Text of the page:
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Landlords Urged to Tighten Security


In the wake of recent FBI warnings about terrorist threats at apartment buildings, national organizations representing the rental industry have sent their member landlords tips on improving security.

Douglas Culkin, executive vice president of the National Apartment Assn., based in Alexandria, Va., said his group hopes to heighten awareness for employees and residents so that anyone and anything unusual will be reported to apartment-management offices and to federal authorities.

And Jay Harris, vice president of property management for the Washington, D.C.-based National Multi Housing Council, which represents owners of large groups of buildings, has provided recommendations for apartment managers. Here's how the actions might affect you:

* Rental applications: If you are a student, you may be asked to submit documentation from your college stating that you are attending class full time. Management companies are concerned that if an individual signs up for one course, even if he or she never goes to class, and then obtains a rental unit, the address can be used to prove that the individual has a U.S. residence.

If you've been out of high school or college for a few years, the list of previous landlords you provide is more likely than in the past to be checked completely.

If you are moving in with others but are not responsible for part of the rent, you may still be expected to submit an application.

* Outdoor parking lots: Additional surveillance may begin. Safety patrol officers could be looking for cars that aren't usually in the lot. Don't leave packages in your car that could be mistaken for bombs.

More lighting may be added. The downside is that it could be so bright that you may need to purchase blackout linings to put behind your apartment drapes.

* Underground garages: Expect additional surveillance. If the door is usually kept open during the day, you may find it is locked and that you need a special key or card for entry.

You may receive notice that ID stickers or tags must appear on your car. You may be told about new procedures for towing unidentifiable cars. That would apply to outdoor lots, too.

* Entries: If the lobby has been open during the day, you may find that it is now locked and that you are given a limited number of keys that may not be copied. Some entry points to your building may be closed.

* Carts: Those left in the garage to assist residents taking groceries to their units might be removed. Residents would need to buy their own carts and store them in their cars. Luggage carts kept in the lobby may be stored elsewhere; residents could be told that only the doormen or porters can use them.

* Package rooms: Residents could be asked to pick up deliveries promptly, and attendants could be notified to return or discard unclaimed items. If you will be traveling, ask a neighbor to pick up packages for you.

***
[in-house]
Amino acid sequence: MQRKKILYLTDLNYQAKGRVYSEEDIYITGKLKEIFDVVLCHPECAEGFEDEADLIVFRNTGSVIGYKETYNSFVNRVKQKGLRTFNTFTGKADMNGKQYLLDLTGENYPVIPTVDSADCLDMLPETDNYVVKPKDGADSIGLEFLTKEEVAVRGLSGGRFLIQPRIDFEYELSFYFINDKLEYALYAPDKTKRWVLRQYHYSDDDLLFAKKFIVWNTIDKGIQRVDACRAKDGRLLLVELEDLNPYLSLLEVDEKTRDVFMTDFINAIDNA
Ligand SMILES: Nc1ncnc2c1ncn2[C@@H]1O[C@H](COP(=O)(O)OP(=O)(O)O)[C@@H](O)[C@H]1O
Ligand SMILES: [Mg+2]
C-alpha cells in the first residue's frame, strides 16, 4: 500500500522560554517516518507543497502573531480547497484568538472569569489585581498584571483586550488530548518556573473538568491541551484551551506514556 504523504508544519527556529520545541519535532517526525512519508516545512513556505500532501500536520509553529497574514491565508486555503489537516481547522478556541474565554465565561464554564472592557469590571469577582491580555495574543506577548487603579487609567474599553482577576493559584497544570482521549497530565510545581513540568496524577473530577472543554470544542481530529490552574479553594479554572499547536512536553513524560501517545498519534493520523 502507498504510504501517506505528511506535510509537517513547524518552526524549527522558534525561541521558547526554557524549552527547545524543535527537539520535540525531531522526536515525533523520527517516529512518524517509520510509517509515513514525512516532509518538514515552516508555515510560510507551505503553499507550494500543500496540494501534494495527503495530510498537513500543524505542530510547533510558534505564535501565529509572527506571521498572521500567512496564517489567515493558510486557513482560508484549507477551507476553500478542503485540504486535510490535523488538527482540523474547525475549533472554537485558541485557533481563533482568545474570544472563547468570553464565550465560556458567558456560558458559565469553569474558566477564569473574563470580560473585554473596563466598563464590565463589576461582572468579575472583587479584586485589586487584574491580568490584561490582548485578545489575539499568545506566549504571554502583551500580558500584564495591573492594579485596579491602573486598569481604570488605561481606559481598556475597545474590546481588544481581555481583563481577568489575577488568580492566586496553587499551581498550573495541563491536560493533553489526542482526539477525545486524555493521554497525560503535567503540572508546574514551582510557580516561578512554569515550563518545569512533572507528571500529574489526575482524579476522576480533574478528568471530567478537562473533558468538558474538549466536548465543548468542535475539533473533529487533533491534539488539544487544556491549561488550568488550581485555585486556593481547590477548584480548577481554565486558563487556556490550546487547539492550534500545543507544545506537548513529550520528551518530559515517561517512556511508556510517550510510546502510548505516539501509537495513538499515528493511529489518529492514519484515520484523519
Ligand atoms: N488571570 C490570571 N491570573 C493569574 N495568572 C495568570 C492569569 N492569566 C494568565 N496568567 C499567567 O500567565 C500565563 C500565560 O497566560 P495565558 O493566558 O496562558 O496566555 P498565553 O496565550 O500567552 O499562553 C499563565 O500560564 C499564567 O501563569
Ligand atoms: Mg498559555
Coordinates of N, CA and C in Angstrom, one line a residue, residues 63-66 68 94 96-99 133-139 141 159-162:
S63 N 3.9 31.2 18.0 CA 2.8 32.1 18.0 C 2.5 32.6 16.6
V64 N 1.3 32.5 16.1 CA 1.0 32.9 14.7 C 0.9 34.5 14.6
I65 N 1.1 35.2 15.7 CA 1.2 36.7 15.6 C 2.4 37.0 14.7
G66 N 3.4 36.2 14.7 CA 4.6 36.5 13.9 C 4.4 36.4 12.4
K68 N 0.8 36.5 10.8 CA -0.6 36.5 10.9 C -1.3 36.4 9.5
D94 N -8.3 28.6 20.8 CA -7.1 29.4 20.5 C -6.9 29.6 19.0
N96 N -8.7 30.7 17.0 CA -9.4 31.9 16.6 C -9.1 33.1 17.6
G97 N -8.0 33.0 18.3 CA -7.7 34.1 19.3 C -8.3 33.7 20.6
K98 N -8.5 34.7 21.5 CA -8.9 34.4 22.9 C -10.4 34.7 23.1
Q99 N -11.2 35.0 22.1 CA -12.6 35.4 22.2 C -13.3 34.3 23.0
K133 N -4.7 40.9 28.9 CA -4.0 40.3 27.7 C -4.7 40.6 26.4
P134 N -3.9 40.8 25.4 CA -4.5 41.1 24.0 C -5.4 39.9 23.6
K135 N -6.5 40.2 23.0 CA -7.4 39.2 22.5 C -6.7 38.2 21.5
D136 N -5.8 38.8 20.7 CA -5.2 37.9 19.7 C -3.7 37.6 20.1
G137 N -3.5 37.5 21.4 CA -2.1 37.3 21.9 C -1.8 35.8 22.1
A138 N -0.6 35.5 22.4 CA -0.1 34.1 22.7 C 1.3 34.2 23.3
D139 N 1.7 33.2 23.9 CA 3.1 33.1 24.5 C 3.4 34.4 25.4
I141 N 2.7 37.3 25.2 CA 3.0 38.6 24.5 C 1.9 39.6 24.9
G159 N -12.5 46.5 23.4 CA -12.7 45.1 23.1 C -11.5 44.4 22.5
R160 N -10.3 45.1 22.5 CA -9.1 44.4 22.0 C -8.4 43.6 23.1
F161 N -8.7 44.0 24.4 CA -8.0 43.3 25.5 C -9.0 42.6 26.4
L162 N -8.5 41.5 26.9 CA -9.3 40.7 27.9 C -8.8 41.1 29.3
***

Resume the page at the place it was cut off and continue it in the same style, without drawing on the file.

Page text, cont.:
* Laundry rooms: These areas may become accessible only by key.

* Swimming pools: If there is an attendant or guard, you may be asked to show a picture ID, especially if your building is near a college. Students tend to leave town for the summer, and some will sneak in subtenants. Sublets are allowed in some places but not all.

The management office might not know those people are in the units until the subletting tenants try to use the pool. If there is a picture ID made by and registered in the office, it becomes a safeguard--not only for pool use but also for the property.

* Empty apartments: Staff members or safety patrol officers could check apartments regularly to make sure they are secure and vacant.

* Unattended areas: Storage rooms and areas where housecleaning and maintenance supplies are stored could be declared off-limits to all but identified residents, employees and other designated people.

* Deliveries: Front-desk personnel may begin to require delivery people to sign in, leave a picture ID and sign out. If you are expecting food delivery, a prescription from the pharmacy, dry-cleaners pickup, etc., you should mention the new rule when you place an order.

* Contractors and others entering the building through a loading dock: Whether they are doing work on behalf of management or your individual unit, they may be asked to sign in, leave a picture ID and sign out.

Firms that provide workers on the premises routinely, such as housekeepers, safety patrol officers, painters, carpet-cleaning services and gardeners, may be asked to provide proof that employees are checked for criminal records and are bonded.

Regular contract employees might be asked to wear identifying uniforms or name tag with picture while on the premises.

* Movers may also be asked for a picture ID.

* Informational meetings: Tenants might be invited to hear safety experts talk and answer questions.

* Keys: Procedures for obtaining keys might be tightened.


Barbara Burtoff welcomes comments and questions but cannot reply to each letter. Her e-mail address is Copyright 2002, Barbara Burtoff Syndicated Features.

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